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Strategic Insights in Accelerating Technological Change

8 October, 2004

"Early Bird" discount for AC2004 extended to October 12th!

Due to the number of requests for an extension to the early bird deadline, we've pushed back the cut-off date to Tuesday, October 12th. Until that time, conference registration is $350 regular and $150 for students. Don't forget to take advantage of these extremely low rates before they fly away!

AC2004 Virtual Space Debate Spotlight:
Jack Emmert vs. Steve Salyer (Cory Ondrejka Moderating)

“Real Money in Virtual Economies: The Future of User-Created Content”

Jack Emmert
is lead designer of City of Heroes, a new and wildly successful massively multi-player online game (200,000 paying subscribers and growing), and Creative Director of Cryptic Studios.

Steve Salyer is President of Internet Gaming Entertainment (IGE), the world’s largest secondary market for goods and currencies from massively multi-player games and virtual worlds.

Steve and Jack will make legal, dollar, behavioral, and design forecasts for the virtual property markets within massively multi-player games, debating the practice from seller and designer viewpoints, and business vs. gaming intentions, respectively. This debate will clue attendees in to a gigantic emerging market and fascinating culture that most of us haven’t yet considered. The dialog should produce a few new business plans and also be a whole lot of fun. Listen to Bill Gurley's massively multi-player market talk from O'Reilly's Web 2.0 Conference for a strong introduction.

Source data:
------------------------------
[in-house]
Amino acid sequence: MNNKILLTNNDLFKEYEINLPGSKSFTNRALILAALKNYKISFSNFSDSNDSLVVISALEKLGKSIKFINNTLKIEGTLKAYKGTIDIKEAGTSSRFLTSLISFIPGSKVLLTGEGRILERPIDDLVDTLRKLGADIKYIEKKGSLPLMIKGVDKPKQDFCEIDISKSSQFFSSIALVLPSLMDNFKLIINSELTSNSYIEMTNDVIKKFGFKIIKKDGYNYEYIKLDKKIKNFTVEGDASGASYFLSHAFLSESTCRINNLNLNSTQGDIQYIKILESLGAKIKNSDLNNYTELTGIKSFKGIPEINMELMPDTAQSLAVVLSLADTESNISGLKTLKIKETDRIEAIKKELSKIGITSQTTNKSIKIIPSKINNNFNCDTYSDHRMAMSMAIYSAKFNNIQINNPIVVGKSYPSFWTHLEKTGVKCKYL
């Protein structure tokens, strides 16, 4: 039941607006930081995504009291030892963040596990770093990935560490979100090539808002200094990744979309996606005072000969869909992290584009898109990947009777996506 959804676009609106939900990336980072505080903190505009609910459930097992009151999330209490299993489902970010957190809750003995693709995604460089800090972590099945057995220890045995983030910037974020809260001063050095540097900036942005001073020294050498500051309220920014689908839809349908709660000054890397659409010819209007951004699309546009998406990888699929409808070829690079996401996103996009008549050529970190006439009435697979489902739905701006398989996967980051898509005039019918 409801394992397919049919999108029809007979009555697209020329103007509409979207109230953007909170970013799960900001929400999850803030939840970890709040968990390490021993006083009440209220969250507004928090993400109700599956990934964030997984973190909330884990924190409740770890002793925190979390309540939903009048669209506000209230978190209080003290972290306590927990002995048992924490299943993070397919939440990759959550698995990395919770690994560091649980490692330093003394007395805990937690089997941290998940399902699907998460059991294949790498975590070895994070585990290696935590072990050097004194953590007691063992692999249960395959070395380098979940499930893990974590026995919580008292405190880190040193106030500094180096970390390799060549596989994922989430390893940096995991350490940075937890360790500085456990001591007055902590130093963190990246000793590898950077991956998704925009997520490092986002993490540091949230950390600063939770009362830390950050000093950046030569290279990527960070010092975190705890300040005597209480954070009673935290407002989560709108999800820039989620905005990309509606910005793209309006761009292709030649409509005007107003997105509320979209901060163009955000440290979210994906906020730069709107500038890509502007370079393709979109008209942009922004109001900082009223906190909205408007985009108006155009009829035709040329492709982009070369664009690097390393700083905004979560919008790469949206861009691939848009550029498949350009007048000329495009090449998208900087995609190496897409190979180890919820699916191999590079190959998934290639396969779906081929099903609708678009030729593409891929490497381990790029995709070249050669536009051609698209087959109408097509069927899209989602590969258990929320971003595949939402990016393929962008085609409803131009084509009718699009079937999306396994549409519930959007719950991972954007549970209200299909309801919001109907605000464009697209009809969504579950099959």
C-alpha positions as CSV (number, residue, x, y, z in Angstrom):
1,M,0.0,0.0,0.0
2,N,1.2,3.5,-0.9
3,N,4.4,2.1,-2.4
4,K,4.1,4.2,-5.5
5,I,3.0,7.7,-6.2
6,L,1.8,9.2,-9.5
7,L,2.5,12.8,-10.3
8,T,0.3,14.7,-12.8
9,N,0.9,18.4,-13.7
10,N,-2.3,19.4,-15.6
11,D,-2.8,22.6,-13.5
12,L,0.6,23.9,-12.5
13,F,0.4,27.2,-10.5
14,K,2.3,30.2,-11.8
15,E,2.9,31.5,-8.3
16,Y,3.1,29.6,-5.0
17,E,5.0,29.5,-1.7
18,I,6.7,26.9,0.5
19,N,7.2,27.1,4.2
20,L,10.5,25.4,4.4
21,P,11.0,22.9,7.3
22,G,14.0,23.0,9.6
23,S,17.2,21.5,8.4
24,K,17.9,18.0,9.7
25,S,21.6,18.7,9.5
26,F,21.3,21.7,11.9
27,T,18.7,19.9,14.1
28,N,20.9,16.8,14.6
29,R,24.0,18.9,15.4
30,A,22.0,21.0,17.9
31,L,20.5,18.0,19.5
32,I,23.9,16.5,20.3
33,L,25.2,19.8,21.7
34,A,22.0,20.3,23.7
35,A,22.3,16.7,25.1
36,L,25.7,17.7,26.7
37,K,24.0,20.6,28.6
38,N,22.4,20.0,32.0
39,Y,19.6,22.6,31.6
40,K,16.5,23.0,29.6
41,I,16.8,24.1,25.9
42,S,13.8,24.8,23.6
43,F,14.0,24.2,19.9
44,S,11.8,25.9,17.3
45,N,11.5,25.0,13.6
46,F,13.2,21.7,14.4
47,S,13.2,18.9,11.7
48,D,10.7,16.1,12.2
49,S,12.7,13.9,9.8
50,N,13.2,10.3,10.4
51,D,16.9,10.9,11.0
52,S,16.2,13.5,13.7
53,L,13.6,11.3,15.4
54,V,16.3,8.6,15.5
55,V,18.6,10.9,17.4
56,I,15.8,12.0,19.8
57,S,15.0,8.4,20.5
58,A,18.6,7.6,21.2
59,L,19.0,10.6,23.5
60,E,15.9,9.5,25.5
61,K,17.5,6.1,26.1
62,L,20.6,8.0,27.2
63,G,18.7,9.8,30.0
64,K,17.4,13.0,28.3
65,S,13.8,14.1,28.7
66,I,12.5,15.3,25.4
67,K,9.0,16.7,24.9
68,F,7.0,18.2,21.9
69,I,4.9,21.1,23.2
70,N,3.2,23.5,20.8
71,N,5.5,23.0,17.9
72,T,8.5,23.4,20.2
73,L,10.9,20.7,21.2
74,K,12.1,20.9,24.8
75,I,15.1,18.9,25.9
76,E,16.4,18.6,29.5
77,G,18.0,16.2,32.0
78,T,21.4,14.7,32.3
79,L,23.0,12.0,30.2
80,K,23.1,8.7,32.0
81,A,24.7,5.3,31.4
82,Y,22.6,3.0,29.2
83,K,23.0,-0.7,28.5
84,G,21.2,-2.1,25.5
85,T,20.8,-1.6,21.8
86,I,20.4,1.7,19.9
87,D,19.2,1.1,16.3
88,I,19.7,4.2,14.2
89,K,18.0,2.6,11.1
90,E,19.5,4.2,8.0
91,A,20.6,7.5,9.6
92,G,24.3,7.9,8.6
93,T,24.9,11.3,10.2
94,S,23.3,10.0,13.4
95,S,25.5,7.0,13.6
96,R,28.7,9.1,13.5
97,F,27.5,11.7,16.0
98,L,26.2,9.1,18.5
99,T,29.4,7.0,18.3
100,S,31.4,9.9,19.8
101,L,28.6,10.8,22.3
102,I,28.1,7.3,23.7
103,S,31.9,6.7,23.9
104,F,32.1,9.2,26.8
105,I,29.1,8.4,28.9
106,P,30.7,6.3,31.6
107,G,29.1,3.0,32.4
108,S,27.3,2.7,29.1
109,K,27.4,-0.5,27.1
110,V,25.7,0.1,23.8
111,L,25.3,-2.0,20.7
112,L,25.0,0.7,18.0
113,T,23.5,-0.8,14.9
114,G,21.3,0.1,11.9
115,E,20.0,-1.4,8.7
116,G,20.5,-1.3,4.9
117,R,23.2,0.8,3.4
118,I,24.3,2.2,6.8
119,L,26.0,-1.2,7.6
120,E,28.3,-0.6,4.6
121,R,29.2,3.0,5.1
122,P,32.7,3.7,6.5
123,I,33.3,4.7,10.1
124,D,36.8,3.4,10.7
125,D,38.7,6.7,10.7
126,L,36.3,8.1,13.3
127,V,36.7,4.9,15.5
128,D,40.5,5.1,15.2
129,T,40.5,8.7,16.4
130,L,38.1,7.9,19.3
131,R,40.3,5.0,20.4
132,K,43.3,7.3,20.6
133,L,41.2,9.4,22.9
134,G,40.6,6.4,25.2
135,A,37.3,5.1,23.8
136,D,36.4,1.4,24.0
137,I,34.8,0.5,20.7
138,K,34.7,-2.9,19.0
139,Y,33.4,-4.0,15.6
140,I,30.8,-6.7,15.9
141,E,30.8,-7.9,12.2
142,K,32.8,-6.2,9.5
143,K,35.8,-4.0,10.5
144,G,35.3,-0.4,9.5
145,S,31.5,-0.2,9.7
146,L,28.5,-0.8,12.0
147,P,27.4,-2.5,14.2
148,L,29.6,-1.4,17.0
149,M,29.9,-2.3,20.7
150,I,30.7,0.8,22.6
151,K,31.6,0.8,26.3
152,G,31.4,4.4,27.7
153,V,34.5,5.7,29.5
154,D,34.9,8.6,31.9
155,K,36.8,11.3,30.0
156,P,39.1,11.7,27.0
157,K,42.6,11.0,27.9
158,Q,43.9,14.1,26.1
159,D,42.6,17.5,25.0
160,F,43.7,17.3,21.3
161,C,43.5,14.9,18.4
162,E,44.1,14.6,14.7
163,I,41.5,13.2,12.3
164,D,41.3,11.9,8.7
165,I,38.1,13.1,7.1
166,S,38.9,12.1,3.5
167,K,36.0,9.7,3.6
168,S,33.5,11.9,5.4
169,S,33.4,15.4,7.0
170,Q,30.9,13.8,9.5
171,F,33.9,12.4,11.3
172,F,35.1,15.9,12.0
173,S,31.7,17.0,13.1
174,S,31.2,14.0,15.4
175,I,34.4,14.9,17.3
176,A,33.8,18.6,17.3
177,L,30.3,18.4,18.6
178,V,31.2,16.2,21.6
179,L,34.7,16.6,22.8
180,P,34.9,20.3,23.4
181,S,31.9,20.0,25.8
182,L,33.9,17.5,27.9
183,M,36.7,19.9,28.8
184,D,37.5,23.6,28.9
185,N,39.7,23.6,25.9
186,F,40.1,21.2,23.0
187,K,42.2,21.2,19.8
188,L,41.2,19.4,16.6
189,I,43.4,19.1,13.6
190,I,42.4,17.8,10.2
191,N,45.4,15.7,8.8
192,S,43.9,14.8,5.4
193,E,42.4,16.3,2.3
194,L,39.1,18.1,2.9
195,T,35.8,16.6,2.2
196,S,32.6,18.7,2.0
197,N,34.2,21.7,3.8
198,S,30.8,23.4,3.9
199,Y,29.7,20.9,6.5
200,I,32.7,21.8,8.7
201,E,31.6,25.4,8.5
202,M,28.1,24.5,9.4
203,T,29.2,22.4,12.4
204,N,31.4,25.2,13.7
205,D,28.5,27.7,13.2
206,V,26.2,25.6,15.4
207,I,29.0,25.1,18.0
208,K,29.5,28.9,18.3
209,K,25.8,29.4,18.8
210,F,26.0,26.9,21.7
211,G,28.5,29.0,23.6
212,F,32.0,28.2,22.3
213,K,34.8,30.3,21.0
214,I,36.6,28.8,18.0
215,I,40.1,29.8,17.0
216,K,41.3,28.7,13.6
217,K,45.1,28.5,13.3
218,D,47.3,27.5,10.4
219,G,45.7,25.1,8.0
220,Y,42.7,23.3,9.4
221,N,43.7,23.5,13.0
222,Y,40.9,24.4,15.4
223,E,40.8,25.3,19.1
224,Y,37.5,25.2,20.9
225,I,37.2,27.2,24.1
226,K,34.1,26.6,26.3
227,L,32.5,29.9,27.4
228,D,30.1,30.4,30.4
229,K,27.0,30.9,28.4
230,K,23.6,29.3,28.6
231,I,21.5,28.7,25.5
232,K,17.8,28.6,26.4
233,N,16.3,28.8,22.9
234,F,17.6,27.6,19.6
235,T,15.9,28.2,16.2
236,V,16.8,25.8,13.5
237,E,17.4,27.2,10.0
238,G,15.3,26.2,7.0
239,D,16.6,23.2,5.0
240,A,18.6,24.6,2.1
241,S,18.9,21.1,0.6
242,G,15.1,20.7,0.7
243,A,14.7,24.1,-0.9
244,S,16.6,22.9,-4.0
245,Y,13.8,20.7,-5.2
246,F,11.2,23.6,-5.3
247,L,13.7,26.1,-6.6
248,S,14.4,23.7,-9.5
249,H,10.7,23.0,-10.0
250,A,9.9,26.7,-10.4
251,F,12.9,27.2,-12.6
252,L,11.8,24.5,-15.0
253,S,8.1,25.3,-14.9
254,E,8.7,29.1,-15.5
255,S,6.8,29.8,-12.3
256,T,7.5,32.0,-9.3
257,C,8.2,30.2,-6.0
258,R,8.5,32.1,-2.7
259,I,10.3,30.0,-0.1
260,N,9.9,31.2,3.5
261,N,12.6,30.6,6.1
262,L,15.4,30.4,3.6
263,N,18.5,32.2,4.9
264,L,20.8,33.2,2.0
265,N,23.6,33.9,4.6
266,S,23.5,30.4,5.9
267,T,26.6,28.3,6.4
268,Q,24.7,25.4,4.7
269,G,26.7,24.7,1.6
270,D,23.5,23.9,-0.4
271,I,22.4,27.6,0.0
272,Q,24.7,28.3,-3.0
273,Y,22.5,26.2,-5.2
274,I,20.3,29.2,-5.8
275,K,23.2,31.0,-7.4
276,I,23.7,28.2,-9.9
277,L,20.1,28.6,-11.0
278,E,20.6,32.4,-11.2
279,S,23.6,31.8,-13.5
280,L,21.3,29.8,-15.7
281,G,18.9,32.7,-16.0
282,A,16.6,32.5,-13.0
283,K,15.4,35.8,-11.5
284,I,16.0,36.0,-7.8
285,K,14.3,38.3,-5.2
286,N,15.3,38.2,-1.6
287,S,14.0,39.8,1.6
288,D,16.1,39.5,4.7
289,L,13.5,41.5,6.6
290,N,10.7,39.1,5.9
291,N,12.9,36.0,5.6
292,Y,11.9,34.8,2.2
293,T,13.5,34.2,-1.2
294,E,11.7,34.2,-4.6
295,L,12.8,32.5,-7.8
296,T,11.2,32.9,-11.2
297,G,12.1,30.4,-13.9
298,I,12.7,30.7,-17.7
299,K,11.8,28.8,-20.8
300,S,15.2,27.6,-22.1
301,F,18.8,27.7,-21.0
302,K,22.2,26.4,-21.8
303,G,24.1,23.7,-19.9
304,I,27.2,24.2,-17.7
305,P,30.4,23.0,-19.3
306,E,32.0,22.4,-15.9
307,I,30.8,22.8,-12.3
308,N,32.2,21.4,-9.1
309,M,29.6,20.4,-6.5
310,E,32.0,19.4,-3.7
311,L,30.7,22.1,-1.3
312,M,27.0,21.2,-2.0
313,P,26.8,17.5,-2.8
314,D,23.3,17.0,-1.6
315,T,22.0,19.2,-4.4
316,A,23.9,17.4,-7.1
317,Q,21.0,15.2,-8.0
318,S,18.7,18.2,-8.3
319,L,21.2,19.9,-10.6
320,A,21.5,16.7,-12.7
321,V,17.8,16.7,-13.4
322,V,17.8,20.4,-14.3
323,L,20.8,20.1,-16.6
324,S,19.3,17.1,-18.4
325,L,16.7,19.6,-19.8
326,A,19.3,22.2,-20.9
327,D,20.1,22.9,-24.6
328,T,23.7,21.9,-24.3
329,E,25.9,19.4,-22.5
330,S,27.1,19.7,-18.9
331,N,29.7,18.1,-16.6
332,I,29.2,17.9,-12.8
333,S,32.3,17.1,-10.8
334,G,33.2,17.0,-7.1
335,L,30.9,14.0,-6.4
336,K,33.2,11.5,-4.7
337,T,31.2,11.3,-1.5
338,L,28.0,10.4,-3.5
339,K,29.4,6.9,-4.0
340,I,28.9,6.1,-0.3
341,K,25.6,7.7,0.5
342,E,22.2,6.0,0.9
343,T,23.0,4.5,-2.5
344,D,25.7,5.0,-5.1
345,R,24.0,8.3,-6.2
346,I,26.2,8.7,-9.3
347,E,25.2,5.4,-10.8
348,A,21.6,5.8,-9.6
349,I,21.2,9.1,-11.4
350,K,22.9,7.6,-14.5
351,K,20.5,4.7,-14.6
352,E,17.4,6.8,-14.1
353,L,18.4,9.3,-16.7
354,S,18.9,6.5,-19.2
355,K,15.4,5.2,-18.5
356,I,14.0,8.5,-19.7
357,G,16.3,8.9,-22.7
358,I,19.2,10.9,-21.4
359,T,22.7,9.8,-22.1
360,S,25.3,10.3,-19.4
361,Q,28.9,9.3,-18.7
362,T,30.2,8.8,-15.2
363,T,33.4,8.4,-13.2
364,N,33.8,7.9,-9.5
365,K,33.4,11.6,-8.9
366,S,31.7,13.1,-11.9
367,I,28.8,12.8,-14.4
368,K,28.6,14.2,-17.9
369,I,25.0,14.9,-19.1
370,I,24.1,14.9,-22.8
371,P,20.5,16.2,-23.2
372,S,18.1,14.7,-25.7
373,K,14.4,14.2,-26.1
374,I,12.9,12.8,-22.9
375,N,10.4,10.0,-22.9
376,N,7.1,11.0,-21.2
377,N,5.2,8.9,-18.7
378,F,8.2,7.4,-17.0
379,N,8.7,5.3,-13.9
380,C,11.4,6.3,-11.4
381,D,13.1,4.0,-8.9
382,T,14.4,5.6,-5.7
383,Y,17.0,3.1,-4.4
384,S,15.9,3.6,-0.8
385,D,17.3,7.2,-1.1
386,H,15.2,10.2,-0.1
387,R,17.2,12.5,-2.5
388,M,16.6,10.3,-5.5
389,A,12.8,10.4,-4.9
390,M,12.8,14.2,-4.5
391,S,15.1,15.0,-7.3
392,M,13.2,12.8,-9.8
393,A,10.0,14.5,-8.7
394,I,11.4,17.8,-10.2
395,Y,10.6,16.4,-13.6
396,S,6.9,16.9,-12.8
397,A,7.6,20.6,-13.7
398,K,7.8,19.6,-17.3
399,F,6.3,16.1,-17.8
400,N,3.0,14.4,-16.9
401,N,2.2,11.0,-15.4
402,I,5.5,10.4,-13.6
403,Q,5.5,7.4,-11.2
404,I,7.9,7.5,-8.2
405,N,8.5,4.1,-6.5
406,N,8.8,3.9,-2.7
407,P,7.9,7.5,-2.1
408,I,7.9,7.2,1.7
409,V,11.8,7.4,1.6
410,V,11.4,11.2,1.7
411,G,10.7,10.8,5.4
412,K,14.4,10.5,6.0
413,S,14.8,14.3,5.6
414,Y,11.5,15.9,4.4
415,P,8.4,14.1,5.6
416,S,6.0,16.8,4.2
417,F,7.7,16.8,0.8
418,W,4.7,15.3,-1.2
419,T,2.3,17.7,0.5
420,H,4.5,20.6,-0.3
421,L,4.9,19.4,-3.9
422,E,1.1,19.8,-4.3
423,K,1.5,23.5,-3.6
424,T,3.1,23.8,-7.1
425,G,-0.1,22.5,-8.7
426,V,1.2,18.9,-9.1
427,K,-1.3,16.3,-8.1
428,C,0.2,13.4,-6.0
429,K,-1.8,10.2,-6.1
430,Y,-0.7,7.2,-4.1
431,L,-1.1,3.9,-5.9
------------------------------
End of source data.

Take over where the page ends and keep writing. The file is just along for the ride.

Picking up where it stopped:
Some background story:

In late 2001, then-CSU Fullerton economist Edward Castronova published a landmark paper entitled “Virtual Worlds: A First-Hand Account of Market Society on the Cyberian Frontier” describing how markets for virtual items within the massively multi-user virtual world of EverQuest were translating into real dollars. An excerpt from the abstract reads:

The nominal hourly wage [for a player in “Norrath”, the online world of EverQuest] is about USD 3.42 per hour, and the labors of the people produce a GNP per capita somewhere between that of Russia and Bulgaria. A unit of Norrath's currency is traded on exchange markets at USD 0.0107, higher than the Yen and the Lira… Perhaps the most interesting thing about the new world is its location. Norrath is a virtual world that exists entirely on 40 computers in San Diego. Unlike many internet ventures, virtual worlds are making money – with annual revenues expected to top USD 1.5 billion by 2004 – and if network effects are as powerful here as they have been with other internet innovations, virtual worlds may soon become the primary venue for all online activity.